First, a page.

These comments, and others by Bloom, opened the wound to the bone, rather than trying to heal it through honesty and insight. In the process, she overplayed her hand and to some extent undermined her career by first accepting a role that she had no business playing, and then supplanting herself in the middle of a story either through ego, inexperience, or to rationalize a large payday.
If in any way the company, their attorneys, or their PR team had a hand in drafting Weinstein’s disastrous statement — “I appreciate the way I’ve behaved with colleagues in the past has caused a lot of pain, and I sincerely apologize for it. Though I’m trying to do better, I know I have a long way to go. I so respect all women and regret what happened” — then you should all appreciate the way you really suck at this stuff, and yes, you have a long way to go about understanding syntax, sentence structure, creating excuses, and making this about you.
Who the hell wrote that stuff?
Now, let’s look at the progression of ineptitude. The board meets on Oct. 5 to learn about 30 years of sexual harassment claims against Weinstein, thereby bringing new meaning to hallway sex, bathroom buyouts, and shower shakedowns. Three board members resign, four do not; I mean three dinosaurs resign, four do not. Weinstein punts with a statement so clumsy it rivals Tiger Woods’ first of many apologies — “I ask you to one day find room in your heart to believe in me again.” As I said, making it about you is about as heartless as it gets.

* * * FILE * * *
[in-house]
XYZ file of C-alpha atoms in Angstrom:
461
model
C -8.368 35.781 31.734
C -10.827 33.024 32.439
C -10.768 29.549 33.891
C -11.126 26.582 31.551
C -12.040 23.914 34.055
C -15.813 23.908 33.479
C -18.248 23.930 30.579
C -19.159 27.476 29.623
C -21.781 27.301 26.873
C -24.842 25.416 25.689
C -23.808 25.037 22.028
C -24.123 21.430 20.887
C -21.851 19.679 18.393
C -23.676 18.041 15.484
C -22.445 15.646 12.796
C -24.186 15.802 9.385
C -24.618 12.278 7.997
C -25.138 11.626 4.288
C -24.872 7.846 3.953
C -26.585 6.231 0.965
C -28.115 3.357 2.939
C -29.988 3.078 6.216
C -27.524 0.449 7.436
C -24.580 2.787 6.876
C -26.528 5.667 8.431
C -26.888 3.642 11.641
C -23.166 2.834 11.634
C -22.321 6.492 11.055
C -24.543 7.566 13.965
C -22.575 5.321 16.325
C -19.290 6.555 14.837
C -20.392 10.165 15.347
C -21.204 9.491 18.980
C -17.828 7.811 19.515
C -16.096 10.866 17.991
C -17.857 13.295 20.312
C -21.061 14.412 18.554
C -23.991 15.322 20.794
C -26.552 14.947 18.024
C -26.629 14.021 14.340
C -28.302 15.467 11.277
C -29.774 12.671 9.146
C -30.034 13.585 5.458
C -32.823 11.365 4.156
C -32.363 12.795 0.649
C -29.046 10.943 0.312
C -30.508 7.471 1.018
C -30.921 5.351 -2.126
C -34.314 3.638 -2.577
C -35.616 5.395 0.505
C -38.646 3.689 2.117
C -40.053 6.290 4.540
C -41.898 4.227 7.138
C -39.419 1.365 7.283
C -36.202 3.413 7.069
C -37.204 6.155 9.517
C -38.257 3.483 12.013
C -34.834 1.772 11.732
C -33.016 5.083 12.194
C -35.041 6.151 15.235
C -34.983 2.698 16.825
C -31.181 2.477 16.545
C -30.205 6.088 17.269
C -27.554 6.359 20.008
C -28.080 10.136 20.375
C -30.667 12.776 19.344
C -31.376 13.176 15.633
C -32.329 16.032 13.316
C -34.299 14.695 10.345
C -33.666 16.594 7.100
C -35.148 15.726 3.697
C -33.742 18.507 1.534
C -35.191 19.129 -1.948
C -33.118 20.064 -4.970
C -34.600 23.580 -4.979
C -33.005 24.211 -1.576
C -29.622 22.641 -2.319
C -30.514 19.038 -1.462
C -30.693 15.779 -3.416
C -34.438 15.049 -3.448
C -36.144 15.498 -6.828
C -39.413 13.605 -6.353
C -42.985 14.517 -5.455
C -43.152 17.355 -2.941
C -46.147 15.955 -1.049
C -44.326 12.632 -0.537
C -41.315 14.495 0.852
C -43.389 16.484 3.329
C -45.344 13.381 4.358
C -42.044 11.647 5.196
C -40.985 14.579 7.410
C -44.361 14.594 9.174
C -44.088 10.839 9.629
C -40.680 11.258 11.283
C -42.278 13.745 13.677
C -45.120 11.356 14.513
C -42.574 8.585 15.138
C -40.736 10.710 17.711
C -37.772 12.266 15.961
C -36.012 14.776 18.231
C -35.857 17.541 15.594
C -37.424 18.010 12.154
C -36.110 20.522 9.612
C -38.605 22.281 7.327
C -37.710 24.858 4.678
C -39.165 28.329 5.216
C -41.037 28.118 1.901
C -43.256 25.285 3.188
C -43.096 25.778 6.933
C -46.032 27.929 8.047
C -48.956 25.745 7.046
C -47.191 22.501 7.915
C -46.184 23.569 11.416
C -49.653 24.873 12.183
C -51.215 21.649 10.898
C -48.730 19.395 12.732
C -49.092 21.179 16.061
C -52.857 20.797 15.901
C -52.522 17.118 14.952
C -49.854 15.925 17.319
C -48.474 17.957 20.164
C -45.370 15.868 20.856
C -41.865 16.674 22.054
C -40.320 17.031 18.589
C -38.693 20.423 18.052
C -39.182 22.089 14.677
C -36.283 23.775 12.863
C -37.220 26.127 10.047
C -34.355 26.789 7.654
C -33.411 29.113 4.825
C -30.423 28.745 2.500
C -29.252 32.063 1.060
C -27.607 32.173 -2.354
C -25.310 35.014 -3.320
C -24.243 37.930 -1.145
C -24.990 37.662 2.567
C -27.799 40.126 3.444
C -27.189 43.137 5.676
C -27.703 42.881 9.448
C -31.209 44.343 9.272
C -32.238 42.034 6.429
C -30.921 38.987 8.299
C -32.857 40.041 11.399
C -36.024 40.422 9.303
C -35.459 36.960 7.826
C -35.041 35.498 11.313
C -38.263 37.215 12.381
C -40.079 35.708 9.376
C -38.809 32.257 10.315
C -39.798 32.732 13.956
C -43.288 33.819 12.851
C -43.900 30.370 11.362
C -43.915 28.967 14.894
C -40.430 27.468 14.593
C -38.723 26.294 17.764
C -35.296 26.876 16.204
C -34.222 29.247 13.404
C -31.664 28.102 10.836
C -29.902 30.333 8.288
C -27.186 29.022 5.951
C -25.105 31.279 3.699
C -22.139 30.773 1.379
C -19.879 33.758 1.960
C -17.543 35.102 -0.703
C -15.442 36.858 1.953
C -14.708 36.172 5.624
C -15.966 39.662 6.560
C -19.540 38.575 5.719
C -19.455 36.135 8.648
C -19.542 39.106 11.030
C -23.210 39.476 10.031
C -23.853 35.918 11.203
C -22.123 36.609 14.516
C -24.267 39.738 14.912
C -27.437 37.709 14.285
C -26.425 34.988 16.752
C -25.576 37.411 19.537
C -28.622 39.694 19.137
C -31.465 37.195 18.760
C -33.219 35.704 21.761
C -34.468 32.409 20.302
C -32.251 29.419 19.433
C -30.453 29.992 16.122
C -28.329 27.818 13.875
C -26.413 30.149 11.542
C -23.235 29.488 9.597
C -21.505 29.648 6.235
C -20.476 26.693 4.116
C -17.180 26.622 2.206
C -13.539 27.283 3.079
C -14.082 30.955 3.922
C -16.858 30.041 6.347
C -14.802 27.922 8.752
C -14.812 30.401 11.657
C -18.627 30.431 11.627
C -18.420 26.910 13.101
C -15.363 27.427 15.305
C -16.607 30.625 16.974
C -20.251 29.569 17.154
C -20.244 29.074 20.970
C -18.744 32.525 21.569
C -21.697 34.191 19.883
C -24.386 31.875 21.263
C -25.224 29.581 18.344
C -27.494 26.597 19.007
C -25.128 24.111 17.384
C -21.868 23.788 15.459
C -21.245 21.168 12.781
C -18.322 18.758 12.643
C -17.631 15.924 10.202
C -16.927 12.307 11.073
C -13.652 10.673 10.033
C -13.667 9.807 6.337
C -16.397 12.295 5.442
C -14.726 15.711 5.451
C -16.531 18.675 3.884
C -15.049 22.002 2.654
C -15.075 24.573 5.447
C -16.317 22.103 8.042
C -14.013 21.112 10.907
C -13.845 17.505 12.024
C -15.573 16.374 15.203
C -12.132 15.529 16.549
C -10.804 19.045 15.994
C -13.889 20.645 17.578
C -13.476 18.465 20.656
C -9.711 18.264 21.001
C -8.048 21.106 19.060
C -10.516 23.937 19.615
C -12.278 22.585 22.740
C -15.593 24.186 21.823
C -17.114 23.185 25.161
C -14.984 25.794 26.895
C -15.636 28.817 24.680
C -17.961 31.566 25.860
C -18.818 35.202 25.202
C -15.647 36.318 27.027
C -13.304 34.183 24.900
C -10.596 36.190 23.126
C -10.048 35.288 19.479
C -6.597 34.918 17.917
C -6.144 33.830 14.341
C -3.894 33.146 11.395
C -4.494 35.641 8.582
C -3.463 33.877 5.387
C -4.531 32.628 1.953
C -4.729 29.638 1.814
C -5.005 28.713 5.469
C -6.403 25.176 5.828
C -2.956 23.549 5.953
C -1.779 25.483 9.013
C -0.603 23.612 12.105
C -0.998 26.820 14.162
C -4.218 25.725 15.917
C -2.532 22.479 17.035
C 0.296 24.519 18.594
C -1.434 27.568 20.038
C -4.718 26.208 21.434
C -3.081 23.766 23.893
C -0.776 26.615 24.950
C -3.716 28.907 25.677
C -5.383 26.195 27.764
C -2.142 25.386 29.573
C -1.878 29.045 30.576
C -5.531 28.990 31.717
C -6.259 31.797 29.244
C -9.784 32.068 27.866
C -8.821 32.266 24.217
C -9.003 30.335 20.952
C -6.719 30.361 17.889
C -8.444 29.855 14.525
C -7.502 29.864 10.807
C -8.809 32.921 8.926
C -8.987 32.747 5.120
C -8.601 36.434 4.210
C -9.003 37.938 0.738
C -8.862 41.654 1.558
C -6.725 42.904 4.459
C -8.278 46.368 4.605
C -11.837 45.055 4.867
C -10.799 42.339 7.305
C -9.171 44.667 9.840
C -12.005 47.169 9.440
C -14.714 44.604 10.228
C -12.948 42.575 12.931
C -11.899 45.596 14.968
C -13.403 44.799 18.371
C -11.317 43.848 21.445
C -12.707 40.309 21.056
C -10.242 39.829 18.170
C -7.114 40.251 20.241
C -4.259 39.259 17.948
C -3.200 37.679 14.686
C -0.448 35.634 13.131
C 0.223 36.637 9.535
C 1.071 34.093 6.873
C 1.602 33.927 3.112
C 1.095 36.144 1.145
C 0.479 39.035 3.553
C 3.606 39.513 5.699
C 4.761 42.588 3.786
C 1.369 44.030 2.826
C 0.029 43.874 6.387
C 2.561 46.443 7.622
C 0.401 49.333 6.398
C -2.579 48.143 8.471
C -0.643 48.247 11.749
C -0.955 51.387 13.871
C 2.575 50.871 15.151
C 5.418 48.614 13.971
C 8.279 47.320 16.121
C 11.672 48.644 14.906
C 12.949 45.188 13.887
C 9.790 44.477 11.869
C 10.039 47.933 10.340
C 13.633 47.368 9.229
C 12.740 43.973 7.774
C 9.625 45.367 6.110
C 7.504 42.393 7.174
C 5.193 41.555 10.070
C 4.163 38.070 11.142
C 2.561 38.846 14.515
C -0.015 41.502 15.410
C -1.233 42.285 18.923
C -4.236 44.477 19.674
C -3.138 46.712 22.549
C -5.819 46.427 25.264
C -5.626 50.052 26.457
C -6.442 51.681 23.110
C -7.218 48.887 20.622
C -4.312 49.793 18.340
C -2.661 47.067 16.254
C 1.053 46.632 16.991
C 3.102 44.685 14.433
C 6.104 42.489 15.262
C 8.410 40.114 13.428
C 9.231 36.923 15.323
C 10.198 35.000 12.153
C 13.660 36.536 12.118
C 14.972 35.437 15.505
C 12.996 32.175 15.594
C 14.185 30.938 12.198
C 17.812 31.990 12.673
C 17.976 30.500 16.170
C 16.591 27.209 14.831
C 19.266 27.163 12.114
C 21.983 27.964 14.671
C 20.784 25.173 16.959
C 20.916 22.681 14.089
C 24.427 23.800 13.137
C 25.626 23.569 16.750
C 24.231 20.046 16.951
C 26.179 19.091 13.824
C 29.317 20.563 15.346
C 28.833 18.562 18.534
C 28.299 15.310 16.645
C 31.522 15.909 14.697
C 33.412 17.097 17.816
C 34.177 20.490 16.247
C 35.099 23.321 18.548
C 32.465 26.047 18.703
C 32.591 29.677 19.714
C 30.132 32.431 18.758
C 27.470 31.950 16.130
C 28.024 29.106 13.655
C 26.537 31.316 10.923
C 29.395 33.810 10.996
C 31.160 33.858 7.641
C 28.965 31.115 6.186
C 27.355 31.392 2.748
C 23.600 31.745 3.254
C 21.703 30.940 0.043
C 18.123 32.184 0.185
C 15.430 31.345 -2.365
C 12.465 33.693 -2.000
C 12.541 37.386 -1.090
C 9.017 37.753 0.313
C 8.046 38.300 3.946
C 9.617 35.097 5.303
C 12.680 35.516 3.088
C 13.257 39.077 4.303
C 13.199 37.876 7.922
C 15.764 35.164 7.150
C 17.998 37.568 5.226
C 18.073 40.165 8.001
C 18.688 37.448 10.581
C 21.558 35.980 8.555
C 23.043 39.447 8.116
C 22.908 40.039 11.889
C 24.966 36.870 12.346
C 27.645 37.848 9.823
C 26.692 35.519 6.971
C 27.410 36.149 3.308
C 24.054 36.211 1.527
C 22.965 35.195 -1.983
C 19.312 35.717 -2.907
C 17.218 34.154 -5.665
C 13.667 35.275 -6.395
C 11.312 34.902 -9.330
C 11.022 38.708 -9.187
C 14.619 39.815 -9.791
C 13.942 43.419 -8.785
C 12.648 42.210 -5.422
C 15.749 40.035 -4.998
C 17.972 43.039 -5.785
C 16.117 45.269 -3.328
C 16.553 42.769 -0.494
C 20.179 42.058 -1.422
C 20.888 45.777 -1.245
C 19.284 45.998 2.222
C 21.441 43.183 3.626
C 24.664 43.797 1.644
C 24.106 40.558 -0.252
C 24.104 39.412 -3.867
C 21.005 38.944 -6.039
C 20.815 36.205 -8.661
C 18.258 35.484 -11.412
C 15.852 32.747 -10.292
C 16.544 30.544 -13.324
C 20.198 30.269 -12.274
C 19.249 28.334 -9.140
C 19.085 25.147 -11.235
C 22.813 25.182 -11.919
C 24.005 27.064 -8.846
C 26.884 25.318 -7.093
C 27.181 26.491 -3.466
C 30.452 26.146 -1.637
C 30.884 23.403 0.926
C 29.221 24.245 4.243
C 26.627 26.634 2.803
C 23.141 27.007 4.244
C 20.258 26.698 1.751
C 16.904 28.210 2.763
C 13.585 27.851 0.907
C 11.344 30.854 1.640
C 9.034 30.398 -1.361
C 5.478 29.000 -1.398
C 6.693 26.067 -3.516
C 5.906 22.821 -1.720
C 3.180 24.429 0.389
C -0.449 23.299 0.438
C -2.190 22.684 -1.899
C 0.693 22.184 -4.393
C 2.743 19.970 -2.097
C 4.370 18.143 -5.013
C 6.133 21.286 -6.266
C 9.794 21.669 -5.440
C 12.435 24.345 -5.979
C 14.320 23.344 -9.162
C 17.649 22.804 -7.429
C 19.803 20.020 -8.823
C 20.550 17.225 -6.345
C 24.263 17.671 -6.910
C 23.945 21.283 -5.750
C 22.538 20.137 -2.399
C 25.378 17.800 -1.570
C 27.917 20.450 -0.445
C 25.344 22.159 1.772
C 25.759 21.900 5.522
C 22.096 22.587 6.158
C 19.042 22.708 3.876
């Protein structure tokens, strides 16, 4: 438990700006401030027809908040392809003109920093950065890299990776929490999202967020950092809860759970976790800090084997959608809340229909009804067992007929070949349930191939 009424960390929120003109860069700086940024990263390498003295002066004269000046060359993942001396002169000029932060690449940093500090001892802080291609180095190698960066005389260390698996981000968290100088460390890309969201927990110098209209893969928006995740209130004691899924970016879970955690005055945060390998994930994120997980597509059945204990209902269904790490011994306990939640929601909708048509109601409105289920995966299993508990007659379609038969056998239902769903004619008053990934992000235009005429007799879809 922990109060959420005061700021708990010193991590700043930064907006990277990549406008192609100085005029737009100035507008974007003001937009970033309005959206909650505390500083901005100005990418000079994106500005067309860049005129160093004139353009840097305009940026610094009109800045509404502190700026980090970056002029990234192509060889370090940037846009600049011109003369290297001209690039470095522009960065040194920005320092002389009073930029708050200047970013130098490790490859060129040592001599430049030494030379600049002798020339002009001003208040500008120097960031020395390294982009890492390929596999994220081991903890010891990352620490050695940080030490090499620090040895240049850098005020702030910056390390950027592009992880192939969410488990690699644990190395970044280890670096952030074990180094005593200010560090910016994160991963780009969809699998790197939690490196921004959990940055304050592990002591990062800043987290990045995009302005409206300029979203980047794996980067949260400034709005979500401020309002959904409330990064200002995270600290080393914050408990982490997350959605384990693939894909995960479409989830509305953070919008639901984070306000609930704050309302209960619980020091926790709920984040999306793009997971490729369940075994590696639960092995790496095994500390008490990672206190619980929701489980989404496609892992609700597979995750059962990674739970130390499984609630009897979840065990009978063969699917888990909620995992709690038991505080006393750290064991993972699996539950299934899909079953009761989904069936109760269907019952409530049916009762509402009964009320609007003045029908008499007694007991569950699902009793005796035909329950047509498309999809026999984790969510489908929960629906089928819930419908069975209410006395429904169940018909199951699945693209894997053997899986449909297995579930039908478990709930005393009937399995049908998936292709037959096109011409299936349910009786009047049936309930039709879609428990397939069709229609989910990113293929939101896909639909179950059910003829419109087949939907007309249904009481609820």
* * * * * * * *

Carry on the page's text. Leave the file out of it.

Let’s continue. Lisa Bloom releases one resounding statement about equality after another like, “I will make recommendations to ensure gender equality and zero tolerance for workplace misconduct aren’t just goals, but a reality.” Shortly thereafter reality sets in and Bloom resigns. Weinstein threatens to sue the New York Times for “faulty reporting”; oh god, let’s hope this isn’t the new liberal term for fake news.
And the beat goes on. Weinstein is placed on an indefinite leave of absence. The Weinstein Co. is set to conduct an independent investigation. Then Weinstein is fired. This sounds like one part Fox News, one part NFL, and three parts Oscar Munoz.
There’s any number of lessons to be learned here. First, you don’t put someone on an indefinite leave of absence who sexually assaulted women for 30 years unless that leave of absence is for 30 years. If you want to release a statement rather than facing the cameras, make it tight without any excuses and don’t even hint about the impact it’s had on you. Remember, you know what’s right and wrong more than anyone else; trust your instincts and understand that the consultants you hire will always have their own interests in addition to yours. If you can’t write, don’t. Ownership is a better mouthpiece than some hired shill. Particularly if it’s a brother and co-founder.
Bob, we hardly knew ye.
Tom Marks is a Madison-based winner of 13 American Advertising Awards for writing during a 40-year advertising career serving companies including McDonald’s, Foot Locker, Honeywell, Bombardier, American Family Insurance, Groupe Lactalis, and many others.